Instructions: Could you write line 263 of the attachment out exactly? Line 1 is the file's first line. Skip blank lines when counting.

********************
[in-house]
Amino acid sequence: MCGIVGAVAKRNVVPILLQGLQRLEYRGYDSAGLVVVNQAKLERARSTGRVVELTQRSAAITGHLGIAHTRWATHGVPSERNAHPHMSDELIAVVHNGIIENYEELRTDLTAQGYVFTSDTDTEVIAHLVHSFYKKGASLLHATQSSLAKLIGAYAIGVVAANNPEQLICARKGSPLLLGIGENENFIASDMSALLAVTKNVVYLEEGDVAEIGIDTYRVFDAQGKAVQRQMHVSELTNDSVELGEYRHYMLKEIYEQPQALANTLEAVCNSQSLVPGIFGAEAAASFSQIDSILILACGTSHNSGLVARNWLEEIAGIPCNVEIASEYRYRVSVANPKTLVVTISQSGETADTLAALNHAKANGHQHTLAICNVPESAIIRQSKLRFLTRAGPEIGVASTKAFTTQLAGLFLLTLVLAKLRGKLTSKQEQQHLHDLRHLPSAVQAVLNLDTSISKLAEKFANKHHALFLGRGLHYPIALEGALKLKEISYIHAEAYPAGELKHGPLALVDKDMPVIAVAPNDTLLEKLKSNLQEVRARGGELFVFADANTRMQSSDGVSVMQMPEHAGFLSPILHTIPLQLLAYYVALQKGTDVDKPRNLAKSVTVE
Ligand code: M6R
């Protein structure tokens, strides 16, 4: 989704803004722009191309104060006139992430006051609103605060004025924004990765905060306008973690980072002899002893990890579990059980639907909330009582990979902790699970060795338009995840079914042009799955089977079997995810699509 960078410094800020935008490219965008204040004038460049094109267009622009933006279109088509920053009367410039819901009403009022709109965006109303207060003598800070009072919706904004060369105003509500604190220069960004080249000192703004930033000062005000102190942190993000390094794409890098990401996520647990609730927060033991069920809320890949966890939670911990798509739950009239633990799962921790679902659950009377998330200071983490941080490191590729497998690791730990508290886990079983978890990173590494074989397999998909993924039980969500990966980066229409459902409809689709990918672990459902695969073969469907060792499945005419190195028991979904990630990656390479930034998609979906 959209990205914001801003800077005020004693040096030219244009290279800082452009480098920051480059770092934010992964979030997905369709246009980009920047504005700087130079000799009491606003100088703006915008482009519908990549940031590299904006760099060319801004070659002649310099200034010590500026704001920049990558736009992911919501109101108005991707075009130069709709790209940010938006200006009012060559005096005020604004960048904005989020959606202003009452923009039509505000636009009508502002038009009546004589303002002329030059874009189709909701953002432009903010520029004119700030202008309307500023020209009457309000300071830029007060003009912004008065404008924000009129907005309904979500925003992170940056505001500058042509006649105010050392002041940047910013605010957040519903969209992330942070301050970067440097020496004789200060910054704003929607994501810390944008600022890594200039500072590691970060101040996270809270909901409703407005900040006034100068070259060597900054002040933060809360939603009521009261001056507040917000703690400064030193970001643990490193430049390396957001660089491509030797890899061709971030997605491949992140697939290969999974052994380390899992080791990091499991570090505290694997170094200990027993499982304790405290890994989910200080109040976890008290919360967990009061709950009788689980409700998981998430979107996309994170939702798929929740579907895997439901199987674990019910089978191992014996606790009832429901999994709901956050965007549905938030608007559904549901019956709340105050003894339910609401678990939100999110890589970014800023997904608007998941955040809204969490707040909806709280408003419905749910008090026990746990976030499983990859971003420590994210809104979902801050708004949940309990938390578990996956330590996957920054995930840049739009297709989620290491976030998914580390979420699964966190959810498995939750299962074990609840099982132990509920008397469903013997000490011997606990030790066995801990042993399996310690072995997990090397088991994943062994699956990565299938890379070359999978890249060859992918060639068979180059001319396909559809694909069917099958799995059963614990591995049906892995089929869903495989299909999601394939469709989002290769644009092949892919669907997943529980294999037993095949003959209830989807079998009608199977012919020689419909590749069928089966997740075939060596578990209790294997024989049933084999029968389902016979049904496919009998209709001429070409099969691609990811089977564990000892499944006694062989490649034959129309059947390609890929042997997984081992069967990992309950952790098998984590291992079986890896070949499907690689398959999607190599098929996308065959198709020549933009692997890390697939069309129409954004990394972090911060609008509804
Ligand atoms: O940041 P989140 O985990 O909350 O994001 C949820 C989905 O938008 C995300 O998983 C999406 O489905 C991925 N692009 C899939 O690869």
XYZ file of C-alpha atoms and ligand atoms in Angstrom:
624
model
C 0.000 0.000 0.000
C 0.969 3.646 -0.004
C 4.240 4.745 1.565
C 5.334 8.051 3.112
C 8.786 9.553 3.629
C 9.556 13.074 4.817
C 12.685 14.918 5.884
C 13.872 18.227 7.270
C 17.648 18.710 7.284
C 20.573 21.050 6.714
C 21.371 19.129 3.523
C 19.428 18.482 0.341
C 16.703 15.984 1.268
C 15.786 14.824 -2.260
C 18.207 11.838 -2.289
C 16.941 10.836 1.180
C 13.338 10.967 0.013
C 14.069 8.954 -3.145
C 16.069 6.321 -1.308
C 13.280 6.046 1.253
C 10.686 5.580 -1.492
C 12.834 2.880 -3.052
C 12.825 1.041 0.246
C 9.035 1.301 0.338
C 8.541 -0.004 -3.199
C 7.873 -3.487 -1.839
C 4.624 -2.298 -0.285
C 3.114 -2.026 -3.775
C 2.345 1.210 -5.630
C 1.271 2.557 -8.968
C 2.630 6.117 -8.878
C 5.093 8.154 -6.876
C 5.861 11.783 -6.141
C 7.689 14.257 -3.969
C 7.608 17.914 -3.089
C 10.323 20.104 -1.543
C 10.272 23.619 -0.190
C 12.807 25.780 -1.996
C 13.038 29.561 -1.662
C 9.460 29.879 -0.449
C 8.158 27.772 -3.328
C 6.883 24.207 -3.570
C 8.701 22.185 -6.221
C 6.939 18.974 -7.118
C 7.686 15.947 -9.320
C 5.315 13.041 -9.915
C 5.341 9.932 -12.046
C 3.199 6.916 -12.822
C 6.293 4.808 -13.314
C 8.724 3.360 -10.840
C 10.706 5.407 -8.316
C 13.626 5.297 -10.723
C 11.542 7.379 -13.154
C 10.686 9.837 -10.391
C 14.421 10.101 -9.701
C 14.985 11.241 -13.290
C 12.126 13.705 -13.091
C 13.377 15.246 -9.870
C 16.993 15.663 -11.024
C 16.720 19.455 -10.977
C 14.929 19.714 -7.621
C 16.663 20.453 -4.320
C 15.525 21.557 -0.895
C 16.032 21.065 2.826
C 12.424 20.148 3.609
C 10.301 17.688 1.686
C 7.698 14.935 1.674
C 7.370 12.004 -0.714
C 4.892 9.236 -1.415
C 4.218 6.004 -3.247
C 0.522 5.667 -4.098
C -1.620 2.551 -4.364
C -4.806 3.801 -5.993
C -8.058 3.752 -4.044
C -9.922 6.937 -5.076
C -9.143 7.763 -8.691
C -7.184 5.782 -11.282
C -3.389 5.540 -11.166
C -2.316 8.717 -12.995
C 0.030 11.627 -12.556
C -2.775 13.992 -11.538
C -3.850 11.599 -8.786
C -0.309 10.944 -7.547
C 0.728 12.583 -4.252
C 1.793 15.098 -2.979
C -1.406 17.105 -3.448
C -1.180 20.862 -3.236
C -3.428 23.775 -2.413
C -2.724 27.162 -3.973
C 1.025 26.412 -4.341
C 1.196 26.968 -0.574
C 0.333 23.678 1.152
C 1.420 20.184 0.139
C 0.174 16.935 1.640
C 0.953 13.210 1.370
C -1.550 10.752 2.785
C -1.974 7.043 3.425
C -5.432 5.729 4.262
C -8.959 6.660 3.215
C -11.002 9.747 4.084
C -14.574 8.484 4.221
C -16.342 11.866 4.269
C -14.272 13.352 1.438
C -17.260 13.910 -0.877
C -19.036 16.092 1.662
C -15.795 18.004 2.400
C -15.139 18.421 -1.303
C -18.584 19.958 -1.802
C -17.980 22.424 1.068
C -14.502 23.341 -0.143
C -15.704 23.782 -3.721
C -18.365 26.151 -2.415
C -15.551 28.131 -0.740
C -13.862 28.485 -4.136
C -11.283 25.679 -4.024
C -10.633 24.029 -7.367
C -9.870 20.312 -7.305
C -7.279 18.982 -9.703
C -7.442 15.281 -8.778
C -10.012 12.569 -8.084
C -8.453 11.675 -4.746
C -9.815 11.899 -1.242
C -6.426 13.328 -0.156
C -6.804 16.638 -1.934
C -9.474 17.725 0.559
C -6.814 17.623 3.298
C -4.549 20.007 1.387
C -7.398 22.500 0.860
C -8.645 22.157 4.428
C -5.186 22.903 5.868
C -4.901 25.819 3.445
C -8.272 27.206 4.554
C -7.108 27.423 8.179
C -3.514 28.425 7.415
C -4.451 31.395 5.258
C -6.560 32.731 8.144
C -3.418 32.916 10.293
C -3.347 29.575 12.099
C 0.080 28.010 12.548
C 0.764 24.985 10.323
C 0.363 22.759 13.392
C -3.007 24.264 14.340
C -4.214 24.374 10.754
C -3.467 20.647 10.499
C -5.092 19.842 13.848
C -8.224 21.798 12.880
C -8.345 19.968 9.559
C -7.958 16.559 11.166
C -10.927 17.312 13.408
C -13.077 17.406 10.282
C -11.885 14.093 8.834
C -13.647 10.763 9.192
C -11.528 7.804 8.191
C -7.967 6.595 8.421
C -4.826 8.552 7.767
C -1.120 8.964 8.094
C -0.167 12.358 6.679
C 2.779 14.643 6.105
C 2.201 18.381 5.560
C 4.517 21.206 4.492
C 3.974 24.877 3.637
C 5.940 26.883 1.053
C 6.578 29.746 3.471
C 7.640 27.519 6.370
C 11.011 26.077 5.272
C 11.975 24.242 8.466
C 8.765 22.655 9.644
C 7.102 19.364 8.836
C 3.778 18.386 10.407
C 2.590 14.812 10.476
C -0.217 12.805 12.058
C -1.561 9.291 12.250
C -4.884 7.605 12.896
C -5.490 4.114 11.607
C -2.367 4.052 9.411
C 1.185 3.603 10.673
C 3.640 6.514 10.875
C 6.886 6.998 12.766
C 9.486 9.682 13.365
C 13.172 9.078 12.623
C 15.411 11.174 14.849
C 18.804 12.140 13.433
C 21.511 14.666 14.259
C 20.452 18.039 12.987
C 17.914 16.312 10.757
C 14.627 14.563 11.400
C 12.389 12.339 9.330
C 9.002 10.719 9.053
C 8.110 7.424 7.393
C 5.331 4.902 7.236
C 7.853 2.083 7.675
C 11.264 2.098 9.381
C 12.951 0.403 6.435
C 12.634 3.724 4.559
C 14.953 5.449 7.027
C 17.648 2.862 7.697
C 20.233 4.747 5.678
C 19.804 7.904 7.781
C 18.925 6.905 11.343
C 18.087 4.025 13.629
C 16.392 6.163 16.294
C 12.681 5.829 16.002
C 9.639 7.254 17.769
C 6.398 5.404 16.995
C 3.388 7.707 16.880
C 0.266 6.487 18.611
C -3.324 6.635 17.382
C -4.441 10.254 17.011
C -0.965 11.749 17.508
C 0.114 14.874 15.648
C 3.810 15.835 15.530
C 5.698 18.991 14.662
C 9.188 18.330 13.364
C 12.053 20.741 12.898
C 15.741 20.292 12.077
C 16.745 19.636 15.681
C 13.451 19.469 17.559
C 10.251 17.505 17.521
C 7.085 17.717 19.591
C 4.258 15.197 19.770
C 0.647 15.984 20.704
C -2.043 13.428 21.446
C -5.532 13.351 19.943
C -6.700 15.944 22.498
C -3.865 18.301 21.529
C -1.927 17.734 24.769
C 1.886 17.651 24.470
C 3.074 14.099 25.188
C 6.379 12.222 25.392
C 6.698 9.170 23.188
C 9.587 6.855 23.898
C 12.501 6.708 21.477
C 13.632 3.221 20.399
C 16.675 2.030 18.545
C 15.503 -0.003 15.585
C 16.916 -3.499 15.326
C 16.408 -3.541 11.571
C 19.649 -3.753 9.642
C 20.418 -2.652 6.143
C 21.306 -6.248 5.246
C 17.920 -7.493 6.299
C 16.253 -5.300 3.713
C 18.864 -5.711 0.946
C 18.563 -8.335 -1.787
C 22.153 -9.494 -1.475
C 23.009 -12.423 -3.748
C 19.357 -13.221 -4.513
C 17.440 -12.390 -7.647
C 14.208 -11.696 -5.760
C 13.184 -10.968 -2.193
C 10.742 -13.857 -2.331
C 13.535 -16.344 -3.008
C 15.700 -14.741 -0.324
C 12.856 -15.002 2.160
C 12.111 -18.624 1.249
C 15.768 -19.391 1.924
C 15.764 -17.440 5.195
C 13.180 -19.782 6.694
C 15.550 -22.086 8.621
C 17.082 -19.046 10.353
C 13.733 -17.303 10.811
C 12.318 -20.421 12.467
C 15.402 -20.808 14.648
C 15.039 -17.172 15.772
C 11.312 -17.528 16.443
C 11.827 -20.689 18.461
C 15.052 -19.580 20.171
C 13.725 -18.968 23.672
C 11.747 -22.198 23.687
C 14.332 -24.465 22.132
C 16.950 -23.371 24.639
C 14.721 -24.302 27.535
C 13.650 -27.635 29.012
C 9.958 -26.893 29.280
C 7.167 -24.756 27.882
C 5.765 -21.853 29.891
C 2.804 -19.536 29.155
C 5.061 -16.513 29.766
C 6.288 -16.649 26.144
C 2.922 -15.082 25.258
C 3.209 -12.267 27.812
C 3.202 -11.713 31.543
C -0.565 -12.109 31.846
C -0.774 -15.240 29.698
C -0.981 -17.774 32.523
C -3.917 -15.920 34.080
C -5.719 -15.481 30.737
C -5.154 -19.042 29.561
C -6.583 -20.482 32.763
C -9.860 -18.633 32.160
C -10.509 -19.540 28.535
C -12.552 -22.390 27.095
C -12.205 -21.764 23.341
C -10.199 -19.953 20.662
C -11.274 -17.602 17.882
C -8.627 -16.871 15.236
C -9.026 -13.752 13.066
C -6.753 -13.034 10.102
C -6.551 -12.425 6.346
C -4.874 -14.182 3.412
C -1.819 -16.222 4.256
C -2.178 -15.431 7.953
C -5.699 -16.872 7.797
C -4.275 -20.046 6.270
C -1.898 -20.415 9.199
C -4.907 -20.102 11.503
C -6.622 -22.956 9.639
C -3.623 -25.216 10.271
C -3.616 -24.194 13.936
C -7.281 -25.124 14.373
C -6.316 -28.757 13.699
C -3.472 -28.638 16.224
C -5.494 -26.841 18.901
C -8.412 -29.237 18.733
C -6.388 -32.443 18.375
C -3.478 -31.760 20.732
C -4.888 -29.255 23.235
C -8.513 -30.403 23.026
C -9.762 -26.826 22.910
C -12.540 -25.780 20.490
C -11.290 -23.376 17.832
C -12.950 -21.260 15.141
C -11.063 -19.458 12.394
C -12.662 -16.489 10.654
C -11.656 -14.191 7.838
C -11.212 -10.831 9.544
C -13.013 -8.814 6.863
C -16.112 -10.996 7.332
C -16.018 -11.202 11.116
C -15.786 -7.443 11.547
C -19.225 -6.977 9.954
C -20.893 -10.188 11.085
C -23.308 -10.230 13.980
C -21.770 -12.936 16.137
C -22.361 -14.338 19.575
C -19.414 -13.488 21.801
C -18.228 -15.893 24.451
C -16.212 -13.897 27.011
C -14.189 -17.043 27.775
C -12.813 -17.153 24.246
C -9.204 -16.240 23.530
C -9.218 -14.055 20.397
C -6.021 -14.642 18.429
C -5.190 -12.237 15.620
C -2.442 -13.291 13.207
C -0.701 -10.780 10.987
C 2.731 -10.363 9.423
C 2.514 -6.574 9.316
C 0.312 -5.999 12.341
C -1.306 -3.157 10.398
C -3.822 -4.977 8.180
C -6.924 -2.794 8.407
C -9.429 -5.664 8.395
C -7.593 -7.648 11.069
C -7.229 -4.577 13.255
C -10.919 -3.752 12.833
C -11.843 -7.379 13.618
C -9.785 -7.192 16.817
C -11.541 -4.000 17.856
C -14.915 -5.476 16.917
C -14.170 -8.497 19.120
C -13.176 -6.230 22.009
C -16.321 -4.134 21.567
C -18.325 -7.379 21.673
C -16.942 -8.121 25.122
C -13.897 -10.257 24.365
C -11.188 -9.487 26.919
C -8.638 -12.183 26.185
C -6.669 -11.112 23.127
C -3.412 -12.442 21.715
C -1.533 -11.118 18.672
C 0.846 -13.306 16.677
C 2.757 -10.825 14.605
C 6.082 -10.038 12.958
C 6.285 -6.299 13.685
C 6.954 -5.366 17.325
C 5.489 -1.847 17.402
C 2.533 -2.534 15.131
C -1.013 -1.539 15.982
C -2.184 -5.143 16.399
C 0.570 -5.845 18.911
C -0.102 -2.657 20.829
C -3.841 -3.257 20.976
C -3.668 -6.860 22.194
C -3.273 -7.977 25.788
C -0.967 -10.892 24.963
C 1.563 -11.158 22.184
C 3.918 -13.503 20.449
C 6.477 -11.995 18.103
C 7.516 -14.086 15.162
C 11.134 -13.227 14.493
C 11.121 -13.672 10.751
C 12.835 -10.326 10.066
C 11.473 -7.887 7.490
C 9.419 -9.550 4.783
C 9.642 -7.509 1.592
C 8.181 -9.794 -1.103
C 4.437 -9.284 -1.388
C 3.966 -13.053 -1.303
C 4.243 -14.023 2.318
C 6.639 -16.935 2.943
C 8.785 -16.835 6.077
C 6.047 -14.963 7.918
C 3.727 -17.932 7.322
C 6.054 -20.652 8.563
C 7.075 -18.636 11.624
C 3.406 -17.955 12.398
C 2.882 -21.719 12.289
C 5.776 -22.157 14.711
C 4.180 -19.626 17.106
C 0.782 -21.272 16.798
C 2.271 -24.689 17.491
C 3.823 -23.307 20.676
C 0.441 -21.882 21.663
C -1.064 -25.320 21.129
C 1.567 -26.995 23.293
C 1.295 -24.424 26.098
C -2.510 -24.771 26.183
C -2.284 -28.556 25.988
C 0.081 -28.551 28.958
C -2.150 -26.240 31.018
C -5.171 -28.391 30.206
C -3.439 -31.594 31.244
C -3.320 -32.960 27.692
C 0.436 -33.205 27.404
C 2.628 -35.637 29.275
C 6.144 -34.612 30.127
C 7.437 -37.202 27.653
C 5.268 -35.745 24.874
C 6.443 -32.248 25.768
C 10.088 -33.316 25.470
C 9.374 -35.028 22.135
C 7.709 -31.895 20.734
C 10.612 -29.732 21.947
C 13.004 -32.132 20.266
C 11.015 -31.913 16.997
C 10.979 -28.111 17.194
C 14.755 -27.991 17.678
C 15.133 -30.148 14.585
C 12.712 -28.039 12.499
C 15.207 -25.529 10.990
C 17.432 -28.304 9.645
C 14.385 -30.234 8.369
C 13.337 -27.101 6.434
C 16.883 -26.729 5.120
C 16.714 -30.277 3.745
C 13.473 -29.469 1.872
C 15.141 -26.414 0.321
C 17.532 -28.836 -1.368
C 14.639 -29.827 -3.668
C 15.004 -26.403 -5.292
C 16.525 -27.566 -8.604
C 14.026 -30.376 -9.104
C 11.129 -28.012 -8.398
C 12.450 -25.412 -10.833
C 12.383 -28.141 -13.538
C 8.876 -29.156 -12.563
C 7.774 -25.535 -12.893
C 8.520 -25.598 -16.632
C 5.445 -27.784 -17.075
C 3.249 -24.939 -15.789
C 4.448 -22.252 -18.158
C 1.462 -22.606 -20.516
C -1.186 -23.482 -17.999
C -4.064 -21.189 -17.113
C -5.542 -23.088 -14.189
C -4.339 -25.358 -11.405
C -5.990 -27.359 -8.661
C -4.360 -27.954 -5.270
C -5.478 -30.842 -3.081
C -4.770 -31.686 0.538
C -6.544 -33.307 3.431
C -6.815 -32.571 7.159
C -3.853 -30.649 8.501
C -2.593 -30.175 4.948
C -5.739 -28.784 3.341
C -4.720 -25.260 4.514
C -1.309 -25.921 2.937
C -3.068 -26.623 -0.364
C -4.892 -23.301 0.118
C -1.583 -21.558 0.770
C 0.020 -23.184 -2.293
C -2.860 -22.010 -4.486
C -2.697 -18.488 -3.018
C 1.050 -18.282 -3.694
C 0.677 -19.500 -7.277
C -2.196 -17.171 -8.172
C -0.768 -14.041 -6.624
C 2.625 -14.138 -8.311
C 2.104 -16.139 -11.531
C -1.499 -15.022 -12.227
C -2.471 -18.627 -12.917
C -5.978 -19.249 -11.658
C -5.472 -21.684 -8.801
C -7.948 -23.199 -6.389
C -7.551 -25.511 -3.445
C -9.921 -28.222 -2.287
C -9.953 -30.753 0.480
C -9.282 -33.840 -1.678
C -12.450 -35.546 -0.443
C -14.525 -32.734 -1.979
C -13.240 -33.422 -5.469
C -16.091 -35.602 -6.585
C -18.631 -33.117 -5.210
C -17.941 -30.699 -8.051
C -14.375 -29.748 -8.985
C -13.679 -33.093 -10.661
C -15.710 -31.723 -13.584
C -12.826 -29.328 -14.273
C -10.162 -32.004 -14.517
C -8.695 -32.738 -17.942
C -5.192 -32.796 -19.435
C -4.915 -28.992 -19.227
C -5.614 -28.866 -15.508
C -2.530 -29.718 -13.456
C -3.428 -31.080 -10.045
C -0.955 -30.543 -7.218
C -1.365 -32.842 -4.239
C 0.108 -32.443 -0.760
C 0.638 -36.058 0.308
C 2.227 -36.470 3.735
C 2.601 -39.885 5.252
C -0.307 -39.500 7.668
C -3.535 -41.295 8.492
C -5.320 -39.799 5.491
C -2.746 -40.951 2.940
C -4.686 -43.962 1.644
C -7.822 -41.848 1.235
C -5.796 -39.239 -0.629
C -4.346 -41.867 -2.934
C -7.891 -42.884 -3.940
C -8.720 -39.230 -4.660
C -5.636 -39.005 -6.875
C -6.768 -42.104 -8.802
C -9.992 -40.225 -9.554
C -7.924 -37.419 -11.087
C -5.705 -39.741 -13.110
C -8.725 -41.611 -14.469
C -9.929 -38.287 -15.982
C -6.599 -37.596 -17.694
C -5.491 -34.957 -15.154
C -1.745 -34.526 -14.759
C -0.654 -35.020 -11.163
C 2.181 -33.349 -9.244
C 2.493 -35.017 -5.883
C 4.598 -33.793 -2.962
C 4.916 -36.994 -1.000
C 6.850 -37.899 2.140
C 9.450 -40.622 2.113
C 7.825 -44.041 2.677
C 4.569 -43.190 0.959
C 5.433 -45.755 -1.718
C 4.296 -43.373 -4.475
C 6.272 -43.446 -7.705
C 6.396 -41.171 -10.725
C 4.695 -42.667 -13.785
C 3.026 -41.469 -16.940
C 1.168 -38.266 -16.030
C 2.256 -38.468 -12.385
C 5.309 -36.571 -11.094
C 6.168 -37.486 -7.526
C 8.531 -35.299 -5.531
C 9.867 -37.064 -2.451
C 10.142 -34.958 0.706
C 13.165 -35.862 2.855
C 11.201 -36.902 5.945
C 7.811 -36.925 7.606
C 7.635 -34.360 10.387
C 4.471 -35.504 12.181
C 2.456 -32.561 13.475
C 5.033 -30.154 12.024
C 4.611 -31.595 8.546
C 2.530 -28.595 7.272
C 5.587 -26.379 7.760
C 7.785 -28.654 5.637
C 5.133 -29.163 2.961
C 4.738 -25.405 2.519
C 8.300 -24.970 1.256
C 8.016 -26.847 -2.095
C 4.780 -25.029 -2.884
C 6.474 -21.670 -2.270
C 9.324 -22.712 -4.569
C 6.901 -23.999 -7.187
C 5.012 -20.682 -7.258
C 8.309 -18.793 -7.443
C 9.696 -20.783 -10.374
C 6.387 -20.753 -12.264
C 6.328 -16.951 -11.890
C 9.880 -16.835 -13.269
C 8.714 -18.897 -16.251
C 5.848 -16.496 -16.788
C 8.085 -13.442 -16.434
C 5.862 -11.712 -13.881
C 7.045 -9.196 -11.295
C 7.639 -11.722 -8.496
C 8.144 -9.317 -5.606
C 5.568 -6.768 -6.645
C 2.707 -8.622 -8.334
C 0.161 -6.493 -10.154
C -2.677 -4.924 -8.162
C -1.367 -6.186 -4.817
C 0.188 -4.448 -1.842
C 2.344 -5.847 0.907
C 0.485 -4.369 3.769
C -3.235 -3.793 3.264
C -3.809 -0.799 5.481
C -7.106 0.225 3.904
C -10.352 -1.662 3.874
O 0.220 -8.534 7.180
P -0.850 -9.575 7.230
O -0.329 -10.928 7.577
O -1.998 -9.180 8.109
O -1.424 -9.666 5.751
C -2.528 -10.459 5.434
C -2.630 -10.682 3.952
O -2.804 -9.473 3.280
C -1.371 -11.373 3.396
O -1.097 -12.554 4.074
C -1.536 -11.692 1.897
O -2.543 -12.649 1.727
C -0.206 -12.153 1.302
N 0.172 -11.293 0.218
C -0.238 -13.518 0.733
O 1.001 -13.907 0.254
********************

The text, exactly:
C 12.111 -18.624 1.249